It could be argued that the history of mankind is the history of how it has handled human waste. Could the Roman Empire have lasted as long as it did without the aqueduct? Could Japan's success rebuilding itself after World War II be traced to the fact that it has the cleanest toilets in the world? Will India, which has some of the worst sewage problems today, give its citizens something a little more sanitary as it becomes a superpower?
In that spirit, here's the story of the three Baltic states and the other struggle they fought together.
Up until the early 20th century, most Balts never saw the need to build anything special to relieve themselves. They were country folk and they took dumps accordingly. In the summer, they would simply do their business in the bushes behind a woodshed. In the winter, they'd go in a barn. Outhouses were considered an extravagant luxury, a waste of wood. Using them robbed their crops of valuable nightsoil, a perfectly good fertilizer (Man, those tomatoes must have been delicious). When outhouses were built, it was usually done at the behest of a local manor lord, or, in 1918, on the orders of the occupying German military. World War I may have destroyed Europe, but at least it brought the Balts one step closer to sanitation. Things were a little different in the cities at the time. Many of the new wooden houses featured so-called dry toilets 's essentially holes or pipes that led to a clay-lined pit under the foundation. These can still be found in residential neighborhoods across the Baltic. And they're still pretty awful.
Traveling by train in any post-Soviet country is still a memorable experience, and the Vilnius-Moscow passenger line is no exception. Just visit the W.C. and you'll get a taste of the good ol' U.S.S.R. Basically, the toilet functions as an elevated squatter, with helpful footpads placed on either side of a plastic hole. The design was once uniform throughout the Soviet Union, from the Baltic to Central Asia, and can still be found today on trains from Vilnius and Riga. The tricky part is staying perched above the bowl as the train jolts through those rickety Soviet rails. The exposed plumbing may provide adequate hand grips for those trying to keep their balance, although most end up being thrown against the cabin walls. Hopefully, at that point, they've already managed to relieve themselves.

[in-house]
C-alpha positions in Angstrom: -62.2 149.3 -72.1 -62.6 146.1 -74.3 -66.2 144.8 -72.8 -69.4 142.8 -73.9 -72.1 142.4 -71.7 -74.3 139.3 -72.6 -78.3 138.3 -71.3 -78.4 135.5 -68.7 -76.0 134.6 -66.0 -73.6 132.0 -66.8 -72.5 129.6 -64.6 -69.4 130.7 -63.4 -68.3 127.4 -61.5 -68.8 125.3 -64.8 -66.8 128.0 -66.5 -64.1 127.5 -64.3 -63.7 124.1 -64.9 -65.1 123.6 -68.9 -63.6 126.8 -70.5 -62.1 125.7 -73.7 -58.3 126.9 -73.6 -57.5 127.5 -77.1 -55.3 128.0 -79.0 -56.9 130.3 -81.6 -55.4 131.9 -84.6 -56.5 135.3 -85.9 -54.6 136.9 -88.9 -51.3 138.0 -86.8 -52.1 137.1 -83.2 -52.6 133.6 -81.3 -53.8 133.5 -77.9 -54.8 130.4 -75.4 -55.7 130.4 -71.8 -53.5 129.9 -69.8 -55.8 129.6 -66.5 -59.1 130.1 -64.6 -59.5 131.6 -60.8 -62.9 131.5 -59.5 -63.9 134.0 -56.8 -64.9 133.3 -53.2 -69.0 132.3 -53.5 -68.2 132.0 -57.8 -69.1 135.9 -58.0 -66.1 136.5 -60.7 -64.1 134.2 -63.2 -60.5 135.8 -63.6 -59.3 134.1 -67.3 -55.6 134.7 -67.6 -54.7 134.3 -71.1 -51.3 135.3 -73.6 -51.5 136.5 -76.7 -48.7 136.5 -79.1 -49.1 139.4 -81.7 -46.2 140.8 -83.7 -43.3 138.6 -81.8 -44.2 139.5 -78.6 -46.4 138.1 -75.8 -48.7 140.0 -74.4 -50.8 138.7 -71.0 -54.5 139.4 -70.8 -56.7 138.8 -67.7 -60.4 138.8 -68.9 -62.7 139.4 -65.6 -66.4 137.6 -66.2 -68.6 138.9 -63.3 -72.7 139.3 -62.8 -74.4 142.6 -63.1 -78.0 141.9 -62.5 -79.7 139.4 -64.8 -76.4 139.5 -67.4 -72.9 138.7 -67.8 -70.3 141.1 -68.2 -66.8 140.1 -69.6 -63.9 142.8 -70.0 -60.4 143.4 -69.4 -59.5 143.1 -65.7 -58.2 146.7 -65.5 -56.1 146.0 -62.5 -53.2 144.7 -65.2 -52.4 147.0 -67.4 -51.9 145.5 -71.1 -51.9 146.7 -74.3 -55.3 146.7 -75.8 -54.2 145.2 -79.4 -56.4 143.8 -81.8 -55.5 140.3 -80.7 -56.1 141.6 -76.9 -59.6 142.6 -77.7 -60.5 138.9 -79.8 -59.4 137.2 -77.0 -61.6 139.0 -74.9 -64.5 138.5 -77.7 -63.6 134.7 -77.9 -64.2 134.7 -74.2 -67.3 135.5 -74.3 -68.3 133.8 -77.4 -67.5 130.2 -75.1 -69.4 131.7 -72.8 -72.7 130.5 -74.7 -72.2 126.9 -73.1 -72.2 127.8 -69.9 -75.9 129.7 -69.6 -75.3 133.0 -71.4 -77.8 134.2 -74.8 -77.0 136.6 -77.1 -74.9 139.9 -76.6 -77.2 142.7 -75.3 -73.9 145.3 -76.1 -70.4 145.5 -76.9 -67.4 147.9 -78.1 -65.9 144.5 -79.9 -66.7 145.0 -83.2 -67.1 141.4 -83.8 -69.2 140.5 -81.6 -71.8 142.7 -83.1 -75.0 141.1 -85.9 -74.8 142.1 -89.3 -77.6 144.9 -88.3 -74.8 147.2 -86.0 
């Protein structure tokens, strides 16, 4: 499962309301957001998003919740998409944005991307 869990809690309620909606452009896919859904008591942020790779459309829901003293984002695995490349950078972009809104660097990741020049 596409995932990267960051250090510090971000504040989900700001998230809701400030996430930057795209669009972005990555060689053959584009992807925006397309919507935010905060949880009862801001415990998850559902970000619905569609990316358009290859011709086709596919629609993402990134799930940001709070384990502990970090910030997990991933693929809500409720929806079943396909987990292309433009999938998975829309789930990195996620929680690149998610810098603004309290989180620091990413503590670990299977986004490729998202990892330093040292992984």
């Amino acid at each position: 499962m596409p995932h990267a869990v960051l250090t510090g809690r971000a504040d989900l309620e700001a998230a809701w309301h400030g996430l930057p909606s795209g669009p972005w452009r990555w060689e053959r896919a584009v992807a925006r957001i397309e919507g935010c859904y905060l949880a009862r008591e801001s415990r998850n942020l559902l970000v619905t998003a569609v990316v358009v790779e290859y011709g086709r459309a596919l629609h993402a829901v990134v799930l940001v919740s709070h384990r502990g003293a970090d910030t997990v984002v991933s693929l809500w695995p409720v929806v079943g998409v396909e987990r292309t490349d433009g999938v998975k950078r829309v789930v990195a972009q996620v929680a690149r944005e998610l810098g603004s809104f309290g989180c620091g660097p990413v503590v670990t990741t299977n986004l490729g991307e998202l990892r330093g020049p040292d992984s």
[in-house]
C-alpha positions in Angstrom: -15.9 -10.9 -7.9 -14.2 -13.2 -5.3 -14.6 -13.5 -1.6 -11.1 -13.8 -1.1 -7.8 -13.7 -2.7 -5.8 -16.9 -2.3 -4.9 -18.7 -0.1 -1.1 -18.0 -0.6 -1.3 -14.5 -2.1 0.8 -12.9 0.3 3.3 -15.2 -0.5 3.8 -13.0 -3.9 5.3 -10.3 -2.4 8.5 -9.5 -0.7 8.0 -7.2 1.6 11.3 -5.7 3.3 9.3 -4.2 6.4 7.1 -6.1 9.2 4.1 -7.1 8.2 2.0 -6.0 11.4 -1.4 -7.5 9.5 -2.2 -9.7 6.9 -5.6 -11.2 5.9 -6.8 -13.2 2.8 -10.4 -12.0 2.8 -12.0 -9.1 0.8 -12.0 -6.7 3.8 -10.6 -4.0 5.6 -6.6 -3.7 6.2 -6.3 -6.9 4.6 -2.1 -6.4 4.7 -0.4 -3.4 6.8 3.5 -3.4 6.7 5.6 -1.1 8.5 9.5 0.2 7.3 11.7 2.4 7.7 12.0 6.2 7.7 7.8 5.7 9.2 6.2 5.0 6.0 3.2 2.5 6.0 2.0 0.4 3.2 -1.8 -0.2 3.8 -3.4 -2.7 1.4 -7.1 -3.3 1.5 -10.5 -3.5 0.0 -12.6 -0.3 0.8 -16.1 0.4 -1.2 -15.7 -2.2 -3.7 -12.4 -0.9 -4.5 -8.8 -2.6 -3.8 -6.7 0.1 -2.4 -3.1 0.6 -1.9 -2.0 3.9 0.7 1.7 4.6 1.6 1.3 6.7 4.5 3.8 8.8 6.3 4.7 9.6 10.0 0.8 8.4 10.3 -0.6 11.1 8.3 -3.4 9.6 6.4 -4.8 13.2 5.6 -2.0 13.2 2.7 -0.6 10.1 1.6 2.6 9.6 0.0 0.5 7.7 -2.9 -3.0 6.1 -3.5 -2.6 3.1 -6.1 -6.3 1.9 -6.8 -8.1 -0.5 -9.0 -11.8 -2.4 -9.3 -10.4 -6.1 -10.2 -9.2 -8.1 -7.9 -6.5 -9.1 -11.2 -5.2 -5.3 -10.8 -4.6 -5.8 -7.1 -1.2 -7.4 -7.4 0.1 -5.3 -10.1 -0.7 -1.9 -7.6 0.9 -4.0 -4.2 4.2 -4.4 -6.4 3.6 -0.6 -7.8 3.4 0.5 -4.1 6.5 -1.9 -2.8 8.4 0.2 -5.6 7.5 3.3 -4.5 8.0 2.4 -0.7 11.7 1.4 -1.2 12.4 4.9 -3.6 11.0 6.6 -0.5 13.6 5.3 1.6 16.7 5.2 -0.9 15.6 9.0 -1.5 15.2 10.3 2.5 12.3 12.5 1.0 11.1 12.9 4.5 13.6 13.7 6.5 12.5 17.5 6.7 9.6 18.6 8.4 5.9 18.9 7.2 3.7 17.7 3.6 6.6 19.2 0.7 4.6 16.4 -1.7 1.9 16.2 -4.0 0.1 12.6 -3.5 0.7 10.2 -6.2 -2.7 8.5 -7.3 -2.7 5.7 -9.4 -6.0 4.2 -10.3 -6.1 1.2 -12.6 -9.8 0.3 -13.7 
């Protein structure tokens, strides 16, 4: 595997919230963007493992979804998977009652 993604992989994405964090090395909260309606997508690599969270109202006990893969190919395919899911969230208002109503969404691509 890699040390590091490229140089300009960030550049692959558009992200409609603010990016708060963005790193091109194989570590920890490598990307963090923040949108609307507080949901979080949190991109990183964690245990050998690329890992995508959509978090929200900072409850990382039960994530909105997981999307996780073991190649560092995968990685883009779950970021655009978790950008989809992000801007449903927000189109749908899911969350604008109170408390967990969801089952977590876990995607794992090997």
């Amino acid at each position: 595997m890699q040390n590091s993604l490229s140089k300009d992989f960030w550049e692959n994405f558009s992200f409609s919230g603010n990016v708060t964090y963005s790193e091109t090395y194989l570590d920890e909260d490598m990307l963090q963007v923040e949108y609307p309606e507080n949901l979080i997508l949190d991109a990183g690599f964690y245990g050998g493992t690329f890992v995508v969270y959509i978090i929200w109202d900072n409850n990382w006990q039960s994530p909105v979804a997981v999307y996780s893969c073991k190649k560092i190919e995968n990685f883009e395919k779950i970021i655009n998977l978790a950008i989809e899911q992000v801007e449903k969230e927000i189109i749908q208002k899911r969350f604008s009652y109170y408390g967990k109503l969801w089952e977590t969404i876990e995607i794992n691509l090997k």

It's not often that toilets make headline news, but in early 2002, with the world suffering terrorism jitters and the Estonian government in a state of political turmoil, Tallinn's press was firmly focused on one vital issue 's a new, high-tech, Swedish-built pay toilet that had recently appeared on Toompea hill. The scandalously high cost to taxpayers, a reported 2.3 million kroons (147,000 euros), was enough to send anyone skipping to the W.C. Press commentators pointed out that five underprivileged families could be housed for the same price. Others wryly dubbed it the "Freedom Monument," since Parliament was at the time discussing the creation of a monument to the 1991 independence. This grand pay toilet, prominently placed across from Toompea Castle and the nation's parliament, seemed to be the perfect symbol of modern Estonian leadership.
If you take a thorough tour of the Baltics you'll find outhouses built into, among other things, a Soviet-era border post, a telephone booth, a water vending machine, a windmill and an igloo. Perhaps the most creative outhouse is located in Estonia's Kabli beach, near Parnu. The privy is shaped like the Trojan Horse on stilts. It looks like a gift, but it actually containsâ€¦
As was the case elsewhere in the U.S.S.R., the Soviet-era Baltic states suffered a chronic shortage of toilet paper, (Latvians should be proud to know that Riga was home to one of only two toilet paper factories in the entire Soviet Union) but luckily a ready substitute came in the guise of the many propaganda-filled newspapers then available. (The Baltic Times strives for more editorial balance, if not absorbency.) One wonders if Lennart Meri ever cleaned himself with a picture of Brezhnev's fat little mug.
Madis Jurgen's highly entertaining Out Back, about Estonian outhouse culture recounts the tale of a practical old man from the village of Nova who subscribed to every newspaper he could, then carefully cut them all into regular, outhouse-friendly squares. Eventually he had amassed so many that, even 10 years after his death, his family is still using them. It may be a strange legacy, but at least his relatives still think about him from time to timeâ€¦ or at least once a day.
Keep your receipt
Until just a few years ago, it was a common sight in all three Baltic states to find a public toilet manned by a granny. Whether in Tallinn, Riga or Vilnius, every public square had at least one such set-up. Usually found behind the most popular beer garden in the Old Town, the plastic outhouse inevitably was guarded by a stout, olfactory-tolerant babushka. The little old ladies would sit hours on end outside the stinky structure, dutifully collecting about 10 cents per customer. Oftentimes they would even give you a receipt, which makes us wonderâ€¦ did anyone get their coinage back after a false alarm? Those of us who remember these grannies miss them dearly. The new automatic toilets that replaced them just don't have the same charm.